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Re: Dissident versus ASP

On Wed, 19 Mar 2003, Stephen Ryan wrote:

> On Wed, 2003-03-19 at 14:52, Jeremy Hankins wrote:
> > * If no changes have been made to the source, a URL to upstream may be
> >   sufficient.

I don't think this is workable.  First, it presumes the upstream allows 
you to (ab)use it's bandwith this way.  Second, it makes you responsible 
for ensuring the service level of the upstream.

There's also an issue WRT what "changes to the source" means in this 
context.  It's almost impossible to install and run most software without 
modification.  These are modifications you never distribute, but allow 
"users" to access via your service.  They include configuration files, 
passwords, data, etc.

> > * If changes have been made and upstream incorporates them, a URL may
> >   still be sufficient.
> > * If upstream doesn't incorporate the patches, distribution of patches
> >   along with the URL of upstream may be enough.

Same issues as above.

> > * If even distribution of patches is onerous, include a written offer
> >   option, ala the GPL.

The written offer option stinks.  Ok, that's a pretty weak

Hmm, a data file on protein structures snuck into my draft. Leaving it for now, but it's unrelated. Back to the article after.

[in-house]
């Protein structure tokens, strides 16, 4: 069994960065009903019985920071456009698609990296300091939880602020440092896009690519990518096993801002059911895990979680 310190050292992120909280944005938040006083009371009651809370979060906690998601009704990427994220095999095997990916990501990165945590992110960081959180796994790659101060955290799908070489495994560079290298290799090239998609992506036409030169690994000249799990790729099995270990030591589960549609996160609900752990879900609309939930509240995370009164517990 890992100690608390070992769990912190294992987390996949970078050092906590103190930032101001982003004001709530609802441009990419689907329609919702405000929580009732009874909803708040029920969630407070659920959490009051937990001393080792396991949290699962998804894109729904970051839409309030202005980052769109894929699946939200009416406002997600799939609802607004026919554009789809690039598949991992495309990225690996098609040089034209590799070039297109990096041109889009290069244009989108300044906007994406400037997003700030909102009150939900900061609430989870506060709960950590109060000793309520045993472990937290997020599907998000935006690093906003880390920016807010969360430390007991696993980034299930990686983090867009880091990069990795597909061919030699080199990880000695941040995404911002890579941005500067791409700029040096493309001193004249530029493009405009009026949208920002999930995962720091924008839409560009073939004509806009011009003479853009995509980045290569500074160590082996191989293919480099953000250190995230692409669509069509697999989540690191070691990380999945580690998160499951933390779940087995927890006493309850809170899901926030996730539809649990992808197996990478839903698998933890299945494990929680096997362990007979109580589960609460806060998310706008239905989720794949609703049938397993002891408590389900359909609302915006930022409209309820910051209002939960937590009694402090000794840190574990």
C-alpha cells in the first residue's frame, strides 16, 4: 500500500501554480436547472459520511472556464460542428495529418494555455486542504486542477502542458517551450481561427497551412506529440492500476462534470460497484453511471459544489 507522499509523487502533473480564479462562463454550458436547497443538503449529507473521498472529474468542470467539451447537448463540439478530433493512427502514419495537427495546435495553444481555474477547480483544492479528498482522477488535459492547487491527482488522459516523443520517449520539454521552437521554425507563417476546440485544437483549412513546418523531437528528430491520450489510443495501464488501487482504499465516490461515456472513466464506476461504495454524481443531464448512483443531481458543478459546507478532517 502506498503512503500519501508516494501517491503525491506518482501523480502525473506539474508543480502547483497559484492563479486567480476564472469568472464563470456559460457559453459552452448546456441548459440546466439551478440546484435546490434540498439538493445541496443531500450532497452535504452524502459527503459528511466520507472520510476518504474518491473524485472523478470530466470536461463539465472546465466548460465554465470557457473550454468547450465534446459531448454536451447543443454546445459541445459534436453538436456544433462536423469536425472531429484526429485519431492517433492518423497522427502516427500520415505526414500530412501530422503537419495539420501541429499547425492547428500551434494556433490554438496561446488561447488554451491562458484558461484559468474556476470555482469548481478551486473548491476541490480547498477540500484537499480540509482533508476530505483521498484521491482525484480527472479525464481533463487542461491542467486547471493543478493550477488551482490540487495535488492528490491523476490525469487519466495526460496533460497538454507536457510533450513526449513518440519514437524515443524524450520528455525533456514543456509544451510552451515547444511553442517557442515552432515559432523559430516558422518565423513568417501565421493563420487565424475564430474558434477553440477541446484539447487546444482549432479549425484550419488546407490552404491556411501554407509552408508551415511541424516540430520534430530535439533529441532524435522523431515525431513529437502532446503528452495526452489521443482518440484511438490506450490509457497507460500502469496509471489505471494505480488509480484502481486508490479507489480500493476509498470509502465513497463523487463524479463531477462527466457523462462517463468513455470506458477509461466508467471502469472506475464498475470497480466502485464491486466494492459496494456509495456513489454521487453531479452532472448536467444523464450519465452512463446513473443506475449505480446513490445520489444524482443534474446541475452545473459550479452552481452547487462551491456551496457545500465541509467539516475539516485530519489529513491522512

counterargument, I'll think more about this.

> > * Going yet farther, a license may include a time delay (of one month,
> >   for example) before source distribution is required.

This is interesting, but I don't understand what problem it solves.

> > I don't see that combination of options an onerous, even for folks
> > with small pipes.  Do you?  If you think so, tell me who's going to
> > have trouble meeting *any* of these requirements.

I will.  The written offer is way to burdensome for me to even consider.  
The other options are not compatible with GPLv2.  If I provide a 
low-bandwidth service which uses both GPLv2 and your proposal, I'd have to 
provide full source to just about everything on my box.  When I get 
slashdotted, I might survive because I'm only sending small amounts of 
data to each visitor.  If I try to provide source, I crash AND I infringe 
copyright because some people were able to use the service but not get 

> Providing an ASP is often done commercially because bandwidth and
> hardware aren't free in either sense of the word, so the "pass along"
> option is forbidden to such people.  Even if I'm just doing it for some
> friends and some of them pitch in some money to help cover the bandwidth
> bill, that probably counts as "commercial".  

Any license that discriminates for or against commercial entities violates 
DFSG#6 anyway.

> This isn't a matter of "a few K of patch files".  This is a matter of
> tens to hundreds of MBs of *full source*.  The GPL FAQ explicitly states
> that pointers to "upstream URLs" are not a valid way of meeting the
> license demands, and gives (good) reasons as to why patches and pointers
> to other's copies of the source are not appropriate.

Further, attempts to show that this isn't a major inconvenience in the 
common case are irrelevant.  It's a major inconvenience in some 
(perhaps) uncommon cases, and that is enough to keep such a requirement 
Mark Rafn    dagon@dagon.net    <http://www.dagon.net/>  

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